Author Archives: Berni Moestafa

Course review

This course’s reading lists provided a good balance of books in what is a broad and ambitious subject to tackle. In fact, just as Liz pointed out, I would not have read many of the readings on my own but … Continue reading

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Hustvedt’s Burden

Margaret Atwood’s The Blind Assassin is a novel that contains a novel and, while not as obvious as Atwood’s approach, Siri Hustvedt’s The Blazing World felt like a similar experience by containing a character inside a character. That is to … Continue reading

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Discussion Questions: There was this Goat

First of all, I could not help but compare the book with my own experience as a former journalist and how the mundane job of transcribing and translating could, in this book, become the central task out of which an … Continue reading

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Prompt #2 The Self and Fictional Characters

My planned research topic looks at how the Self blurs with the identities of fictional characters when reading a novel. A good story compels readers to suspend their Self as they become another person. A group of boys and girls … Continue reading

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Prompt #1 Lieberman and Nietzsche

1. Find an idea or claim that Lieberman can only make in response to a source. Describe how he uses the source, using Mark Gaipa’s categories: Lieberman cites Friedrich Nietzsche as saying that: “Whatever they may think and say about … Continue reading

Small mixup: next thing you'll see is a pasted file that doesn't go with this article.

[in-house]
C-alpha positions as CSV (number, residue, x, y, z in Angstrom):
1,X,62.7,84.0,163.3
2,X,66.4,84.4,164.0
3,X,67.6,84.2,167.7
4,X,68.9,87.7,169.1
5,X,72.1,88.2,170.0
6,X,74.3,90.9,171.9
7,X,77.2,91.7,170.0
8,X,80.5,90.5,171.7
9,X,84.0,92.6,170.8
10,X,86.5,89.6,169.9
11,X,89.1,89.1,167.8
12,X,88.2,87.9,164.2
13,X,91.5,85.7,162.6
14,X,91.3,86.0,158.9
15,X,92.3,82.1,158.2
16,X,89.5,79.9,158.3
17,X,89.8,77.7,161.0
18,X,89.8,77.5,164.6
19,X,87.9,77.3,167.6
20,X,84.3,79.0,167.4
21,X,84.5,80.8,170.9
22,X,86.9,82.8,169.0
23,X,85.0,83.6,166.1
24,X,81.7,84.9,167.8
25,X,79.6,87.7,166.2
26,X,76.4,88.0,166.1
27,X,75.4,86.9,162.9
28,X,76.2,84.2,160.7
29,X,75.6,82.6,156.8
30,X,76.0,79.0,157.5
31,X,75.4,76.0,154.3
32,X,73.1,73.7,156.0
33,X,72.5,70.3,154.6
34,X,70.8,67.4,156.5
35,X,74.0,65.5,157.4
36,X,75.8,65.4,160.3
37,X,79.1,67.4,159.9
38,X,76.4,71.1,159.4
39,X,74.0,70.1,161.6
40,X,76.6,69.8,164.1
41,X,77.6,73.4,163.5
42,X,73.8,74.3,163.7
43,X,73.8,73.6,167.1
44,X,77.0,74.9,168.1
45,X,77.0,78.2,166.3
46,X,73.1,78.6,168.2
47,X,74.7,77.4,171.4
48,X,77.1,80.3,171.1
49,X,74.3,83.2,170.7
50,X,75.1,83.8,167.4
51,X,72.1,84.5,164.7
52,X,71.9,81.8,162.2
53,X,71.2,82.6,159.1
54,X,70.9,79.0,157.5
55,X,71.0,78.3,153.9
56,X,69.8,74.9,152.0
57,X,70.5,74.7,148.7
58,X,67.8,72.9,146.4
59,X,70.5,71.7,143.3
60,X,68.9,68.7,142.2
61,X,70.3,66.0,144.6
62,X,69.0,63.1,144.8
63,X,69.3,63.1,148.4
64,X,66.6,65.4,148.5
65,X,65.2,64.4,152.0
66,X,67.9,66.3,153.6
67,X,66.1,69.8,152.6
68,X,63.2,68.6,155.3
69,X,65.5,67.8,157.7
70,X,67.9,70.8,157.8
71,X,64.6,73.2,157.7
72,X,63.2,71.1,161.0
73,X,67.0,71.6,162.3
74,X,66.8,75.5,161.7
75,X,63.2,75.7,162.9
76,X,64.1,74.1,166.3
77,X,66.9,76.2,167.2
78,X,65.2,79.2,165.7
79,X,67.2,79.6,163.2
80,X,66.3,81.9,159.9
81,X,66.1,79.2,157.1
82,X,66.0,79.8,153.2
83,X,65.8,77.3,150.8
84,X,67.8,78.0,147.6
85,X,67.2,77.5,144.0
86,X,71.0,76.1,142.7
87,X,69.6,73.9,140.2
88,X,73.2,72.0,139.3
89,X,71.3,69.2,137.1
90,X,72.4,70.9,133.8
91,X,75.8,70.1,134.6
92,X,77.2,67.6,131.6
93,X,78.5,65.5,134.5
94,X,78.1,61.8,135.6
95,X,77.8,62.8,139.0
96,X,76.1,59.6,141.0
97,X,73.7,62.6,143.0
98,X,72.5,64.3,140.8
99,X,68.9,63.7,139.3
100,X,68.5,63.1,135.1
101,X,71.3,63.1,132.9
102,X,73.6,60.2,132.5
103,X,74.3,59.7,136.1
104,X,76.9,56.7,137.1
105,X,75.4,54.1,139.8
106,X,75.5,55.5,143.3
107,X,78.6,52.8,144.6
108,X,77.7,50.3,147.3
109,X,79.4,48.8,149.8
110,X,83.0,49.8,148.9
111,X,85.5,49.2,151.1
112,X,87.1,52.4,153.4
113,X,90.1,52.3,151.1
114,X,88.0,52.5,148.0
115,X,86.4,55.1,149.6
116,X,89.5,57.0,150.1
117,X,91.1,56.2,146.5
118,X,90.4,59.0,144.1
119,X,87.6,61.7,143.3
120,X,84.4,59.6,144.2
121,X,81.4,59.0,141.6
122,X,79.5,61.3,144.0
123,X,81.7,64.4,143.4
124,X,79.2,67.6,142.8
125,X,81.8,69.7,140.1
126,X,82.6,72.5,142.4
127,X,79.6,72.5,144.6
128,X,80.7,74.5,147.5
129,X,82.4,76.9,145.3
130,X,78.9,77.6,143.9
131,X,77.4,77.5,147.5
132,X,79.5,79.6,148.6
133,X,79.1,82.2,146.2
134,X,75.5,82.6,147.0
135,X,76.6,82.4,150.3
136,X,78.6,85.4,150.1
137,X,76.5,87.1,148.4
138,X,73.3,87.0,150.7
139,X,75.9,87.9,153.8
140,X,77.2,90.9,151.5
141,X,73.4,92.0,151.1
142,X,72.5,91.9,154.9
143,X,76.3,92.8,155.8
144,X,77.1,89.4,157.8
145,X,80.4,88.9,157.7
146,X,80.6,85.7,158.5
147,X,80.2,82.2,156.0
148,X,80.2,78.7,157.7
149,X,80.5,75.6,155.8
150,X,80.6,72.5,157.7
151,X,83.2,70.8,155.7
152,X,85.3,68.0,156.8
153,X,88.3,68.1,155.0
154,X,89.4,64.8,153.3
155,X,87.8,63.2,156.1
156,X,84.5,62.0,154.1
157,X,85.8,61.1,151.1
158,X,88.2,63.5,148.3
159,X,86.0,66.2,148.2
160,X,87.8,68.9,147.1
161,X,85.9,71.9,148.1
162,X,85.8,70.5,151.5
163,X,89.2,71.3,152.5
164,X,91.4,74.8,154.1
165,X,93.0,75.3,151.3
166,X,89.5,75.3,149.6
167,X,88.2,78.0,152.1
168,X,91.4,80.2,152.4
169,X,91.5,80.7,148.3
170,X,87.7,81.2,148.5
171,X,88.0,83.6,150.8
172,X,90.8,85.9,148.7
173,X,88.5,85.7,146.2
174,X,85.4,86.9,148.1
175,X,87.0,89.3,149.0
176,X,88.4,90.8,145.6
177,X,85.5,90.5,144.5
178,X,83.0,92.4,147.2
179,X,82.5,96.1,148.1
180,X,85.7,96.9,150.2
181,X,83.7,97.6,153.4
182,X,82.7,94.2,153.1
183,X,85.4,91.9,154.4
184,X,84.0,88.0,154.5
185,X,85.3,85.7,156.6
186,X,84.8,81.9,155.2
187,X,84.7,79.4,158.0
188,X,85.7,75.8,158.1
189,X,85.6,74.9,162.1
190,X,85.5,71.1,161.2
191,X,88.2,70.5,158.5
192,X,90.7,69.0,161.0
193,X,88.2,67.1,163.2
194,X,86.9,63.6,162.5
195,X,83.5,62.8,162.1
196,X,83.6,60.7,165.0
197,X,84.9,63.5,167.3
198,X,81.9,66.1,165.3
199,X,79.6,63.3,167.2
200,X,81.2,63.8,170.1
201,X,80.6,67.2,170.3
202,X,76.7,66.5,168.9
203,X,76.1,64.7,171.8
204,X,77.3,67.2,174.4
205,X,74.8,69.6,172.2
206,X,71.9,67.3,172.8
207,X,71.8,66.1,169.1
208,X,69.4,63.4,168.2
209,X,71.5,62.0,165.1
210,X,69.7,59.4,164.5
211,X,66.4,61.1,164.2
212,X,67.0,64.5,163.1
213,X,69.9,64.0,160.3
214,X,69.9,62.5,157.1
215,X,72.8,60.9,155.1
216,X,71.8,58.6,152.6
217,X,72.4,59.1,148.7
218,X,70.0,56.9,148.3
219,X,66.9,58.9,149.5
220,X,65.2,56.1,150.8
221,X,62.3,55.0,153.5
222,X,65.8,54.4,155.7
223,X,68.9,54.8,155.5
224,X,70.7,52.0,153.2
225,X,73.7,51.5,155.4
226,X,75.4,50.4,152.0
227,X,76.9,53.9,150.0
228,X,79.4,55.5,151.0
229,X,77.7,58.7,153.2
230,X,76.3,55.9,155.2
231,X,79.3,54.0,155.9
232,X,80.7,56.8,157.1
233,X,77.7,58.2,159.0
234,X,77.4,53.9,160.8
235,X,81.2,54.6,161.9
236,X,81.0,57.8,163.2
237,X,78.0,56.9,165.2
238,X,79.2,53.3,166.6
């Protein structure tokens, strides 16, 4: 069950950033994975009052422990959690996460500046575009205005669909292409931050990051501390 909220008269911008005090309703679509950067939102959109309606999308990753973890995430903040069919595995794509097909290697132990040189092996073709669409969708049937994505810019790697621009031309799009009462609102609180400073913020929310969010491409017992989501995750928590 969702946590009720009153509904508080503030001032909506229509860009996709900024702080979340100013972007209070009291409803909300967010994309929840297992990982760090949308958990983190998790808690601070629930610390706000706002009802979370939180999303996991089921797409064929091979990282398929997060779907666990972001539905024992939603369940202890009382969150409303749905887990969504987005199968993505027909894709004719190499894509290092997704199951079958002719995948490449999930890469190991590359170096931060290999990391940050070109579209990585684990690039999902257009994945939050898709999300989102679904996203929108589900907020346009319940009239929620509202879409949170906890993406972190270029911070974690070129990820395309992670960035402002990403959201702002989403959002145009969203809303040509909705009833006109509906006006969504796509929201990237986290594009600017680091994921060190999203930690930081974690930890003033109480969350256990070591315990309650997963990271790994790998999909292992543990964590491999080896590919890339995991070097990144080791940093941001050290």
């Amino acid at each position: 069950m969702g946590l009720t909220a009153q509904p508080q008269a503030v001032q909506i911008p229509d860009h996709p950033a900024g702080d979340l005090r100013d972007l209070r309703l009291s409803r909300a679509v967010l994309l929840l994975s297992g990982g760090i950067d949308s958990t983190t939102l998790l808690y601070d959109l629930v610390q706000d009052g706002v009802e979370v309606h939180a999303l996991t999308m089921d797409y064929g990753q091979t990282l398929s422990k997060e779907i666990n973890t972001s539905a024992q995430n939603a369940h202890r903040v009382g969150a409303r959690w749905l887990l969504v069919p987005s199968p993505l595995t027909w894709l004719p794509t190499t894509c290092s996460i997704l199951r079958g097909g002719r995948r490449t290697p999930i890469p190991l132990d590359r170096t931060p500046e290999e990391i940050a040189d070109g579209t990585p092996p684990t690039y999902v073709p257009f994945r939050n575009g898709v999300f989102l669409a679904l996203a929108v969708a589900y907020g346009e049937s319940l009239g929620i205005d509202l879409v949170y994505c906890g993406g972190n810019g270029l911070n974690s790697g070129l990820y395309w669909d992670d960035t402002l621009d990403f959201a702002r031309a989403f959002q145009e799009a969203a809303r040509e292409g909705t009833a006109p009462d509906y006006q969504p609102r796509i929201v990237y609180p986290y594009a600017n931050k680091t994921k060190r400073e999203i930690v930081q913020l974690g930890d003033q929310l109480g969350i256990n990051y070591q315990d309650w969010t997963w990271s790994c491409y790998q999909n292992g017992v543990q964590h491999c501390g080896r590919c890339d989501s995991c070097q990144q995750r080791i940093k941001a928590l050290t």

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Damasio and Lieberman

While both have their root in neuroscience, Matthew Lieberman and Antonio Damasio differ about the idea of Self. Damasio sees the Self as an elaborated tool the brain concocts to ensure the hemostasis of an organism within an environment in … Continue reading

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Autobiographical Self in its State of Balance

Maud Casey’s novel contains plenty of pieces that, just like Elizabeth’s puzzle, shapes one’s identity into a whole. Among these pieces what strikes me as central, at least to the Doctor’s attempt in helping Albert regain his Self, is the … Continue reading

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A Mind on its Own

In the first few chapters of the books The Feeling of What Happens and Self Comes to Mind, Antonio Damasio takes on the mystery of consciousness by grounding his answers to the biological foundation of the mind. Of particular interest … Continue reading

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